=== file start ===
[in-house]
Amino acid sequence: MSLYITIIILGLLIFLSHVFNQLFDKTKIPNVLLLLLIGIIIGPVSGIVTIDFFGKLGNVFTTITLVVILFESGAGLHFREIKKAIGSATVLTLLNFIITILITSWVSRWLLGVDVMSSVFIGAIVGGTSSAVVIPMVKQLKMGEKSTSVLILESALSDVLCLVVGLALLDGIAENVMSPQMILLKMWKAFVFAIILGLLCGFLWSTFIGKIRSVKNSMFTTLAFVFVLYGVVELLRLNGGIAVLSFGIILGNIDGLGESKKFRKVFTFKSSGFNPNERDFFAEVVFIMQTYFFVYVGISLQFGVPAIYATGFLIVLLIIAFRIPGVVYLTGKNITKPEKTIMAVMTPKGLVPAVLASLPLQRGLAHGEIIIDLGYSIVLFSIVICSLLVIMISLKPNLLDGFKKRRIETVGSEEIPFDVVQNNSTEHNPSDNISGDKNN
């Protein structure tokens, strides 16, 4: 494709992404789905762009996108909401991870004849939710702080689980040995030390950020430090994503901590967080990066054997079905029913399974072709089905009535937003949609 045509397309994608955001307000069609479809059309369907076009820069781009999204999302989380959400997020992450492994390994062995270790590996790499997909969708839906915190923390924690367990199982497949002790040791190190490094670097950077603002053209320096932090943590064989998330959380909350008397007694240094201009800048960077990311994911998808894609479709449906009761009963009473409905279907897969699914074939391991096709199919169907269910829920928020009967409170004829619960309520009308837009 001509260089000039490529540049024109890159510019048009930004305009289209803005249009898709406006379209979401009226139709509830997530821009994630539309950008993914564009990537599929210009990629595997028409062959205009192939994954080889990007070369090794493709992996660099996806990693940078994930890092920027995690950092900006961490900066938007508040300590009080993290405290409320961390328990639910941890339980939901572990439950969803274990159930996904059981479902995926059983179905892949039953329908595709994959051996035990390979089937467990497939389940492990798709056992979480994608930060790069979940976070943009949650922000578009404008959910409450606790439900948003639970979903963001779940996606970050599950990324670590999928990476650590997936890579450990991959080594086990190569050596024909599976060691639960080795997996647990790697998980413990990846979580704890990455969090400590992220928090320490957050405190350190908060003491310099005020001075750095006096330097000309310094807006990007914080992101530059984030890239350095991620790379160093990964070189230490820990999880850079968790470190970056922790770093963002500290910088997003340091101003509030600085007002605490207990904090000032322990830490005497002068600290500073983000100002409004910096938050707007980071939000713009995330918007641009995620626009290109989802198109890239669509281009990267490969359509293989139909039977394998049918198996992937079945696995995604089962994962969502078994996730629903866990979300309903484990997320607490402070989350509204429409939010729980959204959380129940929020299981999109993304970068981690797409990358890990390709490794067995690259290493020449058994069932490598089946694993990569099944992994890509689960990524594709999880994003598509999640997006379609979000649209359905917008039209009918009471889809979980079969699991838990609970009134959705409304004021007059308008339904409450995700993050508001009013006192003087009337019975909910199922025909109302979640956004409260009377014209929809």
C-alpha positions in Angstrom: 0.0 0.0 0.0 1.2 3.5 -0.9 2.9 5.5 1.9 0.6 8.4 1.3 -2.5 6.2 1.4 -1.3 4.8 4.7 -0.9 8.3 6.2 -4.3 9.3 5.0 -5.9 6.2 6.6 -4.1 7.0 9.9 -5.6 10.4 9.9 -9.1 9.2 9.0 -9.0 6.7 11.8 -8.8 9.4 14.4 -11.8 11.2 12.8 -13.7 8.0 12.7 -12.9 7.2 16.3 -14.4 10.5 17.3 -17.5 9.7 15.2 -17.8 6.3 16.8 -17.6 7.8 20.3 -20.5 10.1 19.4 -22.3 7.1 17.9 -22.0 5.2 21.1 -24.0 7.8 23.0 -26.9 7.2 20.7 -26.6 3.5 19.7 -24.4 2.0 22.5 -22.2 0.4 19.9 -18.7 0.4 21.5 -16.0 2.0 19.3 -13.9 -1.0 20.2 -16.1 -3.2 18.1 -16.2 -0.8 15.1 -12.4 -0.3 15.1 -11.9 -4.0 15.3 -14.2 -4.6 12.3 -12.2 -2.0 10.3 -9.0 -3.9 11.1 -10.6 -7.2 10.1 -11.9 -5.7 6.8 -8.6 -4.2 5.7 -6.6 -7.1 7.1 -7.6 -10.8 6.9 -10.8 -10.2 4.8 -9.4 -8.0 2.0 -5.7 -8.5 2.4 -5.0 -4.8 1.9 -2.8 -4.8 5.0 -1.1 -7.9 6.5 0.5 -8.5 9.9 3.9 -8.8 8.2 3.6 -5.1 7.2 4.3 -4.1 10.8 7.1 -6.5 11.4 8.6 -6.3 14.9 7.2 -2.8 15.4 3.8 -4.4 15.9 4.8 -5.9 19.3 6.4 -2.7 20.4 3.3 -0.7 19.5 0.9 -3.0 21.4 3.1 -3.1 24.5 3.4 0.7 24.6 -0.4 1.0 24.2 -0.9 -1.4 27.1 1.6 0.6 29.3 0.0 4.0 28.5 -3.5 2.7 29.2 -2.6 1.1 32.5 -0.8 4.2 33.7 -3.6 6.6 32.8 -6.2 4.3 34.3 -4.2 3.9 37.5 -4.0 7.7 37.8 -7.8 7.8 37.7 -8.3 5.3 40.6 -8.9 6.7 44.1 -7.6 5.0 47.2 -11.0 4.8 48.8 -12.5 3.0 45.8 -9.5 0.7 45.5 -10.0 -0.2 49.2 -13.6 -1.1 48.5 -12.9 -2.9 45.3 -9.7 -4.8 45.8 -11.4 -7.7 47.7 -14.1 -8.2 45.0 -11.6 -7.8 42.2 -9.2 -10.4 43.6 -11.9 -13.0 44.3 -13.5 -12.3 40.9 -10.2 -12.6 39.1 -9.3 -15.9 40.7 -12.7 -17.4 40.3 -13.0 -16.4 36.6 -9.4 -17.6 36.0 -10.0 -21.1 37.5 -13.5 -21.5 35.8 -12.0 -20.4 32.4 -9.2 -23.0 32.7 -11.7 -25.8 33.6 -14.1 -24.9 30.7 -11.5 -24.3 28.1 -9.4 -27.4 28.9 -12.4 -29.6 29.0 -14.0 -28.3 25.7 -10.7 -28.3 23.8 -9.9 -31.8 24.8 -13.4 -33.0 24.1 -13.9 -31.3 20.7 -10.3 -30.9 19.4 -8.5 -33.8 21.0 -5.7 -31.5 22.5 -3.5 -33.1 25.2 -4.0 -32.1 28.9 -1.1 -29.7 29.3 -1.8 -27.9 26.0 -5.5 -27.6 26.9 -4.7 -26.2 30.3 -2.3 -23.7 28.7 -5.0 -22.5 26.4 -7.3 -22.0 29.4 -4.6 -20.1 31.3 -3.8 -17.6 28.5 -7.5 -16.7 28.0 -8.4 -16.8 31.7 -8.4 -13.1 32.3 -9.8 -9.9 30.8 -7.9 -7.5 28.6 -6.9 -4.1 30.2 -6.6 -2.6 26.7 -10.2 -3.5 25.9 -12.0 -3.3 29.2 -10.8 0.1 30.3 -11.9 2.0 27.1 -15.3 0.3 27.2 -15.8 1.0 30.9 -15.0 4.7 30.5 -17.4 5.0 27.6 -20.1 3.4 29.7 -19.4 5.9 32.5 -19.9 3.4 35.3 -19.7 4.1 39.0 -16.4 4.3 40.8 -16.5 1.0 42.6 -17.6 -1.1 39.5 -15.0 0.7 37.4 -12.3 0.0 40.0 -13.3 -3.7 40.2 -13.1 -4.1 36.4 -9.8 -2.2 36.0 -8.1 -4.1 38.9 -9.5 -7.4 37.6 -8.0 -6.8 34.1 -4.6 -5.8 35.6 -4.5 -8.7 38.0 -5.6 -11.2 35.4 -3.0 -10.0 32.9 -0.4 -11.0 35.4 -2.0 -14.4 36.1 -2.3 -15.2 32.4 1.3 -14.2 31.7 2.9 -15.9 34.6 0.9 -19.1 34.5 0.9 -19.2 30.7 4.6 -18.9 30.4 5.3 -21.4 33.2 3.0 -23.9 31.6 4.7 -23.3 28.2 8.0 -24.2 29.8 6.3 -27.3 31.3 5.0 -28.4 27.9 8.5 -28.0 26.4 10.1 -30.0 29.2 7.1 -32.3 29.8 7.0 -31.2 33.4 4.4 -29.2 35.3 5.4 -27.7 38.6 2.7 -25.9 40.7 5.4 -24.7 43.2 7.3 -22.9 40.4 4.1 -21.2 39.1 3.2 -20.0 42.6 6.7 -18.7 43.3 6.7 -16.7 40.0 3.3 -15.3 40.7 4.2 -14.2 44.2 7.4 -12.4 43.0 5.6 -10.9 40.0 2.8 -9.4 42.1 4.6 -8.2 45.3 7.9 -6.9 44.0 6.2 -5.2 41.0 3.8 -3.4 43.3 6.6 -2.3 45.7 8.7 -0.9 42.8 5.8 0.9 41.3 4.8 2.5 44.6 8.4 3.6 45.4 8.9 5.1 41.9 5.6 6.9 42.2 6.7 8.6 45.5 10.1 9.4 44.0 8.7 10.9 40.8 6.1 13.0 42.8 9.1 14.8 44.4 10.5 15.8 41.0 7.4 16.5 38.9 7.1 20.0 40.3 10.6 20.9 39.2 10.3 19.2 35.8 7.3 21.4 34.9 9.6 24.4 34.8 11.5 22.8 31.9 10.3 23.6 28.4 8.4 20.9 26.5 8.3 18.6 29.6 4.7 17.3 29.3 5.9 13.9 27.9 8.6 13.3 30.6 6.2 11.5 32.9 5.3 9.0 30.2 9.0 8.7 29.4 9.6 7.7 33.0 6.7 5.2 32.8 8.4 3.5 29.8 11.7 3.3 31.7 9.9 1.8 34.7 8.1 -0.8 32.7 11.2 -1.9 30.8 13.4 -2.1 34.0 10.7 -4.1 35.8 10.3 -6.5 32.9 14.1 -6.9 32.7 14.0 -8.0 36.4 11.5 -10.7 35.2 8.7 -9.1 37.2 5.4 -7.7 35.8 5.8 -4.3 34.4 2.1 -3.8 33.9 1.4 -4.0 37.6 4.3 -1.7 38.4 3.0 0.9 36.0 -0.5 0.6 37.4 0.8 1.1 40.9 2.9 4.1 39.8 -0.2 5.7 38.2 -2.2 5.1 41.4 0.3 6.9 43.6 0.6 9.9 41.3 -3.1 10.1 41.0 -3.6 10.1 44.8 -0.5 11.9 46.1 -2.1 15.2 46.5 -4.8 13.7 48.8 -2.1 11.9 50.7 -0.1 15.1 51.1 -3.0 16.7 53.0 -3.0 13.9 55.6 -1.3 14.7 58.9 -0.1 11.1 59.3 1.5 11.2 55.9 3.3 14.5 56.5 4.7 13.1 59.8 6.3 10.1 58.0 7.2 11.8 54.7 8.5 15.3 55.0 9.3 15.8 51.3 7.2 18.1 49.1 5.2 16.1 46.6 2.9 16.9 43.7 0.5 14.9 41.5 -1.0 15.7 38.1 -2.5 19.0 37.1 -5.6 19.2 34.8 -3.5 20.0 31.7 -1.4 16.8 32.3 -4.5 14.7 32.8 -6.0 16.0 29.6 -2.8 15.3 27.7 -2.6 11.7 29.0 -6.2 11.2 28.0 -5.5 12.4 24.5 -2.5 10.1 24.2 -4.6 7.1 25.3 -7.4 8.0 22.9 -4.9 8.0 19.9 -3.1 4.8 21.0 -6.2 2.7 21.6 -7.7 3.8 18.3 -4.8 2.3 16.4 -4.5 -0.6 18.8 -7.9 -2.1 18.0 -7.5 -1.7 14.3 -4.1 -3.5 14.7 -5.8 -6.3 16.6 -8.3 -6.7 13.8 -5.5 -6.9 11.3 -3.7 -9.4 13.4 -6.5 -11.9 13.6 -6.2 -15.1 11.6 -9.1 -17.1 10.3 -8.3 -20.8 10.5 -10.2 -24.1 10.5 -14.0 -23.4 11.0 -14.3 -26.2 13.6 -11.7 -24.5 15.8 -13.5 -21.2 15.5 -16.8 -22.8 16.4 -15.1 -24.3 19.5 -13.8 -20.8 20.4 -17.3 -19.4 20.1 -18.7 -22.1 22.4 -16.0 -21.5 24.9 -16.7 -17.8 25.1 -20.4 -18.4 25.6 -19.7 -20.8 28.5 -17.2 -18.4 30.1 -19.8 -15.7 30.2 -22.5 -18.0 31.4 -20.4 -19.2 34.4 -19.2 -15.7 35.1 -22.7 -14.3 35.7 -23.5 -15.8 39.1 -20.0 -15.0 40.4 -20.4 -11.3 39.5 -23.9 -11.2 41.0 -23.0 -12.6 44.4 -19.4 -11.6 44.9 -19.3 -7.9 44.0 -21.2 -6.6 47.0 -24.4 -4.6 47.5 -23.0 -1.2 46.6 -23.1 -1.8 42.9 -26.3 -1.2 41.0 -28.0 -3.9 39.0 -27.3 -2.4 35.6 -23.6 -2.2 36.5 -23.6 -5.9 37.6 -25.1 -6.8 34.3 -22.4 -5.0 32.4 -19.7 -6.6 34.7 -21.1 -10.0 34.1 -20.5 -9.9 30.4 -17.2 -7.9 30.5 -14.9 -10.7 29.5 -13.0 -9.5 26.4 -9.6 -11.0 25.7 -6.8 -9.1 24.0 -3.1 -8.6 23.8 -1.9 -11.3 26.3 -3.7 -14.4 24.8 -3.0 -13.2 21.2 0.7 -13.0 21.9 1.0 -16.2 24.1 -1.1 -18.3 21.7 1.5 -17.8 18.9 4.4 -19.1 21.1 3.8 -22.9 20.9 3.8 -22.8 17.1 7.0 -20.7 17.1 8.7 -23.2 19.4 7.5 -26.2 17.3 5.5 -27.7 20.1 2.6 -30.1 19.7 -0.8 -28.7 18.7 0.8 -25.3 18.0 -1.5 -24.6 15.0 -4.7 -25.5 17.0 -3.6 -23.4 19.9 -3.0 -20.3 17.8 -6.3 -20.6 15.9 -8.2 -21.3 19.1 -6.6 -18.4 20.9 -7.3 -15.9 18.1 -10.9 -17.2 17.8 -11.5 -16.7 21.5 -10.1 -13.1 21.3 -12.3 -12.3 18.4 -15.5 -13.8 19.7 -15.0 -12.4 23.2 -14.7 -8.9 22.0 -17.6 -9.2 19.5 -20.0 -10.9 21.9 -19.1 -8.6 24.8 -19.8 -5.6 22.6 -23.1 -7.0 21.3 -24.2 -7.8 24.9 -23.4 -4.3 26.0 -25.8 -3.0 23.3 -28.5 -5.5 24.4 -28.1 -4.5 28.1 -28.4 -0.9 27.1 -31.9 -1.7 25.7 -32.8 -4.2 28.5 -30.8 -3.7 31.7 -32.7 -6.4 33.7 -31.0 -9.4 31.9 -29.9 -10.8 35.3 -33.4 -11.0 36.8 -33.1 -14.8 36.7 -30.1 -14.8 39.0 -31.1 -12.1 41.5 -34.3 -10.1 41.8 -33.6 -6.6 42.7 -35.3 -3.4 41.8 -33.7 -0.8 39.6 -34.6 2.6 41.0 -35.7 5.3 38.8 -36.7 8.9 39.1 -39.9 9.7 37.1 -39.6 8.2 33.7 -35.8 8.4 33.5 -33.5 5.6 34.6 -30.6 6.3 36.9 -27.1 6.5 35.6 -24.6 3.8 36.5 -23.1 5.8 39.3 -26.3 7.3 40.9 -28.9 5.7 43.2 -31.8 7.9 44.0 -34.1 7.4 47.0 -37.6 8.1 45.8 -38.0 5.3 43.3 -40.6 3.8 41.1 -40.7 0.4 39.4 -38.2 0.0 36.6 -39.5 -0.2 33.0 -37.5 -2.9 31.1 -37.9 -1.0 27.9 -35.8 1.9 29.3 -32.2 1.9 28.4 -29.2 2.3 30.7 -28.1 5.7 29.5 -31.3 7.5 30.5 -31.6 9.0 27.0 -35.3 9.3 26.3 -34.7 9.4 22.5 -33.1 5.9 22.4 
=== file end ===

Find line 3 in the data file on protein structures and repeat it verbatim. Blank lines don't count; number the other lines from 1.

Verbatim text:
């Protein structure tokens, strides 16, 4: 494709992404789905762009996108909401991870004849939710702080689980040995030390950020430090994503901590967080990066054997079905029913399974072709089905009535937003949609 045509397309994608955001307000069609479809059309369907076009820069781009999204999302989380959400997020992450492994390994062995270790590996790499997909969708839906915190923390924690367990199982497949002790040791190190490094670097950077603002053209320096932090943590064989998330959380909350008397007694240094201009800048960077990311994911998808894609479709449906009761009963009473409905279907897969699914074939391991096709199919169907269910829920928020009967409170004829619960309520009308837009 001509260089000039490529540049024109890159510019048009930004305009289209803005249009898709406006379209979401009226139709509830997530821009994630539309950008993914564009990537599929210009990629595997028409062959205009192939994954080889990007070369090794493709992996660099996806990693940078994930890092920027995690950092900006961490900066938007508040300590009080993290405290409320961390328990639910941890339980939901572990439950969803274990159930996904059981479902995926059983179905892949039953329908595709994959051996035990390979089937467990497939389940492990798709056992979480994608930060790069979940976070943009949650922000578009404008959910409450606790439900948003639970979903963001779940996606970050599950990324670590999928990476650590997936890579450990991959080594086990190569050596024909599976060691639960080795997996647990790697998980413990990846979580704890990455969090400590992220928090320490957050405190350190908060003491310099005020001075750095006096330097000309310094807006990007914080992101530059984030890239350095991620790379160093990964070189230490820990999880850079968790470190970056922790770093963002500290910088997003340091101003509030600085007002605490207990904090000032322990830490005497002068600290500073983000100002409004910096938050707007980071939000713009995330918007641009995620626009290109989802198109890239669509281009990267490969359509293989139909039977394998049918198996992937079945696995995604089962994962969502078994996730629903866990979300309903484990997320607490402070989350509204429409939010729980959204959380129940929020299981999109993304970068981690797409990358890990390709490794067995690259290493020449058994069932490598089946694993990569099944992994890509689960990524594709999880994003598509999640997006379609979000649209359905917008039209009918009471889809979980079969699991838990609970009134959705409304004021007059308008339904409450995700993050508001009013006192003087009337019975909910199922025909109302979640956004409260009377014209929809």